There have been occasional speculations to the effect that the custom may have origins in West Africa, but there is no direct evidence for this, although Dundes points to a custom of Ghana where brooms were waved above the heads of newlyweds and their parents. Among southern Africans, who were largely not a part of the Atlantic slave trade, it represented the wife's commitment or willingness to clean the courtyard of the new home she had joined. As historian Tyler D. Parry argues in Jumping the Broom: The Surprising Multicultural Origins of a Black Wedding Ritualthe Ghanaian connection is a weak case for its origins, especially considering the ritual used by enslaved people bears far more similarities to the custom in the British Isles. Parry argues that, despite the racial animus that characterized the US South in the nineteenth century, poor white southerners (many of them descendants of people who used irregular forms of matrimony in Britain) and enslaved African-Americans exchanged their cultures between one another at far greater rates than commonly acknowledged.
Enslavers were faced with a dilemma regarding committed relationships between enslaved people. While some family stability might be desirable as helping to keep enslaved people tractable and pacified, anything approaching a legal marriage was not. Marriage gave a couple rights over each other which conflicted with the enslavers' claims. Most marriages between enslaved black people were not legally recognized during American slavery, as in law marriage was held to be a civil contract, and civil contracts required the consent of free persons. In the absence of any legal recognition, the enslaved community developed its own methods of distinguishing between committed and casual unions. The ceremonial jumping of the broom served as an open declaration of settling down in a marriage relationship. Jumping the broom was always done before witnesses as a public ceremonial announcement that a couple chose to become as close to married as was then allowed.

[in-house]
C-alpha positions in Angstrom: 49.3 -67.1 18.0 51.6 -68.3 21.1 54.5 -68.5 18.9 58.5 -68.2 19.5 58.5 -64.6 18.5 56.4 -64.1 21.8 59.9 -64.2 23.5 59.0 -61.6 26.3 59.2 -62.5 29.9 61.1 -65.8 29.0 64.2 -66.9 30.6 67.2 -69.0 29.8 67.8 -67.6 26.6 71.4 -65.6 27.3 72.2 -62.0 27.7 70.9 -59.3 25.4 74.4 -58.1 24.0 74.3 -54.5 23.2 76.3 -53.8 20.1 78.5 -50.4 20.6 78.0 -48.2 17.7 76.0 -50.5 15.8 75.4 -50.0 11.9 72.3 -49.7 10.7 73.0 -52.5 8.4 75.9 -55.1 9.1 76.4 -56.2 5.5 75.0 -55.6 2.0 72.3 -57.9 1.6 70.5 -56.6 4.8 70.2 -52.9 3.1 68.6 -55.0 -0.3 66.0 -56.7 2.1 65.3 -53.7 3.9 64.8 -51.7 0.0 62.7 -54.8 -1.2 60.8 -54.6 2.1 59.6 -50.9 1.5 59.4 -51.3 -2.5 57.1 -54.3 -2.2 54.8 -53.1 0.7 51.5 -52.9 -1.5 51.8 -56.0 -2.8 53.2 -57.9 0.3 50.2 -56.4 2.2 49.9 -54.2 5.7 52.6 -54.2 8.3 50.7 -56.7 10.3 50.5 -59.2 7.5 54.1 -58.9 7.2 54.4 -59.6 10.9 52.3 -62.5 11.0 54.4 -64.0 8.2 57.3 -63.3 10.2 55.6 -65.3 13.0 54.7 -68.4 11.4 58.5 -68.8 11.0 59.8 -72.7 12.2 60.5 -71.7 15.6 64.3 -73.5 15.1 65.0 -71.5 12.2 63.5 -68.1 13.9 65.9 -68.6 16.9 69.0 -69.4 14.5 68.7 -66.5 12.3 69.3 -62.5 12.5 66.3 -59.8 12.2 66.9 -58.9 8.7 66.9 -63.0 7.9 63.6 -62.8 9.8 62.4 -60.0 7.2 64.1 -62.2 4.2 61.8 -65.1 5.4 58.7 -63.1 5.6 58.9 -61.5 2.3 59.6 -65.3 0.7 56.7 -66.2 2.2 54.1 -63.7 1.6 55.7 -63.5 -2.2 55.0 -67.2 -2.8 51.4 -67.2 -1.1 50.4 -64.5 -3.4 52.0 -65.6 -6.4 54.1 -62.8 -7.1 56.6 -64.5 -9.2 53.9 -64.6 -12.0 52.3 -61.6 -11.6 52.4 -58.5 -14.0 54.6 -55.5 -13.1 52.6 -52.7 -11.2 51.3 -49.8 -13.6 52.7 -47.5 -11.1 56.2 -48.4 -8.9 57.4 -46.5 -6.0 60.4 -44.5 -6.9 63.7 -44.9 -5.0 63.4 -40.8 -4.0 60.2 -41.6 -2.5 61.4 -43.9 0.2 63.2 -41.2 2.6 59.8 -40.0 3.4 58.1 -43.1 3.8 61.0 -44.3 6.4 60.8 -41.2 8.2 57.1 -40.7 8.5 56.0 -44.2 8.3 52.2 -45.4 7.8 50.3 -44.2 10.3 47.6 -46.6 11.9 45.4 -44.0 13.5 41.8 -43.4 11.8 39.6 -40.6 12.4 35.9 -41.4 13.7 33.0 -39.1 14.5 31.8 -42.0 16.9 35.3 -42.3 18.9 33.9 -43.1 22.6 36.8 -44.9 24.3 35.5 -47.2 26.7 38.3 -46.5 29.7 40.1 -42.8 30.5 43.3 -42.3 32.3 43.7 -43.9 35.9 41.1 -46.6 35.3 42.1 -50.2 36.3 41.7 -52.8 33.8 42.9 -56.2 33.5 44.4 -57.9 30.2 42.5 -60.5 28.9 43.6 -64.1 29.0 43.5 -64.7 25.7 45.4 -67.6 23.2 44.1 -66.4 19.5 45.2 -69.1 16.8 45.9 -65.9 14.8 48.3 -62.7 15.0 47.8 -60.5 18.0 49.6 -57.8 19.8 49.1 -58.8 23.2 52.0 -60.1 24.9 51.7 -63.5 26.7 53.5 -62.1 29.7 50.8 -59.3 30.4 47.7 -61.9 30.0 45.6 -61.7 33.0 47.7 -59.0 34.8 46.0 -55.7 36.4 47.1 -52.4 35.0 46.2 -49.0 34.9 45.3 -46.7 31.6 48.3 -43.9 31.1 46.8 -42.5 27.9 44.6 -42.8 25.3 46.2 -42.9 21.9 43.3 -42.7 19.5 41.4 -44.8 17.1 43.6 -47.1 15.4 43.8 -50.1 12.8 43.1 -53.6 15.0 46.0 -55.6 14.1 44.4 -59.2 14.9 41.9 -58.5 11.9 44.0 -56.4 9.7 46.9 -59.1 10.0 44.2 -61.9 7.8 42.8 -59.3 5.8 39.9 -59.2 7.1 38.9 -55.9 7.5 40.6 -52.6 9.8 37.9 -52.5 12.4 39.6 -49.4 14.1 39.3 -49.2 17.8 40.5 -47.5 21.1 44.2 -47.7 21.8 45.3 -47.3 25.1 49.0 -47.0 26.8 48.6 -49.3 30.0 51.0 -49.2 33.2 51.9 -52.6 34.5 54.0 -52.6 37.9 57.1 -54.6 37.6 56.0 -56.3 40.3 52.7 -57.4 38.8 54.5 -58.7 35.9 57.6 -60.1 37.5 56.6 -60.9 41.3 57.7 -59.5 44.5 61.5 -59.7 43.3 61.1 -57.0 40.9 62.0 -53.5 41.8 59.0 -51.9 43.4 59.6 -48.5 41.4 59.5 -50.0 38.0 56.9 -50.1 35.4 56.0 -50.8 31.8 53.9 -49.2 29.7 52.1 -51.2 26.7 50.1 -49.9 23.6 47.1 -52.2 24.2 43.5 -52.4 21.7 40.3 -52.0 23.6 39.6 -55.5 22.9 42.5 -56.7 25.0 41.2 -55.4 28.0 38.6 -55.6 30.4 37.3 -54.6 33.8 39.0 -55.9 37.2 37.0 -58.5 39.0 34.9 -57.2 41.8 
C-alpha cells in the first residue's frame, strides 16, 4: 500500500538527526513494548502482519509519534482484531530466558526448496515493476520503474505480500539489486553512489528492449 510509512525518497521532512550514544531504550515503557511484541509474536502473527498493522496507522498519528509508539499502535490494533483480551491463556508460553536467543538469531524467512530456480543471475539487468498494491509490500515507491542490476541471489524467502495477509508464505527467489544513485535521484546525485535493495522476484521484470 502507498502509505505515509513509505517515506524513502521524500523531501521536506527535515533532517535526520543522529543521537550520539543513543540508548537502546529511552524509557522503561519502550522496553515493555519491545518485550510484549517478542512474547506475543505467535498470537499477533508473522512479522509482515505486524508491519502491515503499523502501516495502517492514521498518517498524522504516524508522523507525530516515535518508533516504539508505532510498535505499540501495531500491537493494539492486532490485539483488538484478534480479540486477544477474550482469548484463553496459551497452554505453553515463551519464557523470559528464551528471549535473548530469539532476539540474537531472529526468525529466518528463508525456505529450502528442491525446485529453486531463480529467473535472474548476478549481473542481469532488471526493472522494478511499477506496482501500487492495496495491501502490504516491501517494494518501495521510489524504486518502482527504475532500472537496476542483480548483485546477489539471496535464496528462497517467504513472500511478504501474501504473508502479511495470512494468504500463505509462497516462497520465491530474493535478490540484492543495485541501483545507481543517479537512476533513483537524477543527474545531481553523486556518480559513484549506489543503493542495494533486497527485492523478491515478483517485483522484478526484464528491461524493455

Jumping the broom fell out of practice when black people were free to marry legally. The practice did survive in some communities, and the phrase "jumping the broom" was synonymous with "getting married," even if the couple did not literally jump a broom. However, despite its smaller scale continuity in certain rural areas of the United States (among both black and white communities), it made a resurgence among African Americans after the publication of Alex Haley's Roots. Danita Rountree Green describes the African American custom as it stood in the early 1990s in her book Broom Jumping: A Celebration of Love (1992).
In popular culture
American singer-songwriter Brenda Lee released the rockabilly song "Let's Jump the Broomstick" on Decca Records in 1959. Via its association with Wales and the popular association of the broom with witches, the custom has also been adopted by some Wiccans.
In the 2016 film The Birth of a Nation, a couple getting betrothed is seen jumping a broom.
In an episode of The Originals (season 2) (Episode 13 "The Devil is Damned") the custom is described as being necessary when a priest is not available and the wedding "couldn't wait."
In Homicide:Life on the Street, The Wedding (Season 4 Episode 21),1996 Meldrick Lewis(Clark Johnson) makes reference to this tradition to members of the homicide division.
In an episode of This Is Us (season 3) (Episode 16 "R & B") the characters of Randal and Beth are shown to jump the broom while walking down the aisle after their wedding ceremony in a flashback.
In a 2020 episode of Married at First Sight, couple Amani and Woody jump the broom at the end of their wedding.
- "Cathnach's illustrated twopenny-sheets of the 1820s carried charming drawings of broomstick weddings" R.B. Outhwaite, Clandestine Marriage in England, 1500-1850, A&C Black, 1995, p. 140.
- Dundes, Alan (26 May 1996). ""Jumping the Broom": On the Origin and Meaning of an African American Wedding Custom". The Journal of American Folklore. 109 (433): 324–329. doi:10.2307/541535. JSTOR 541535.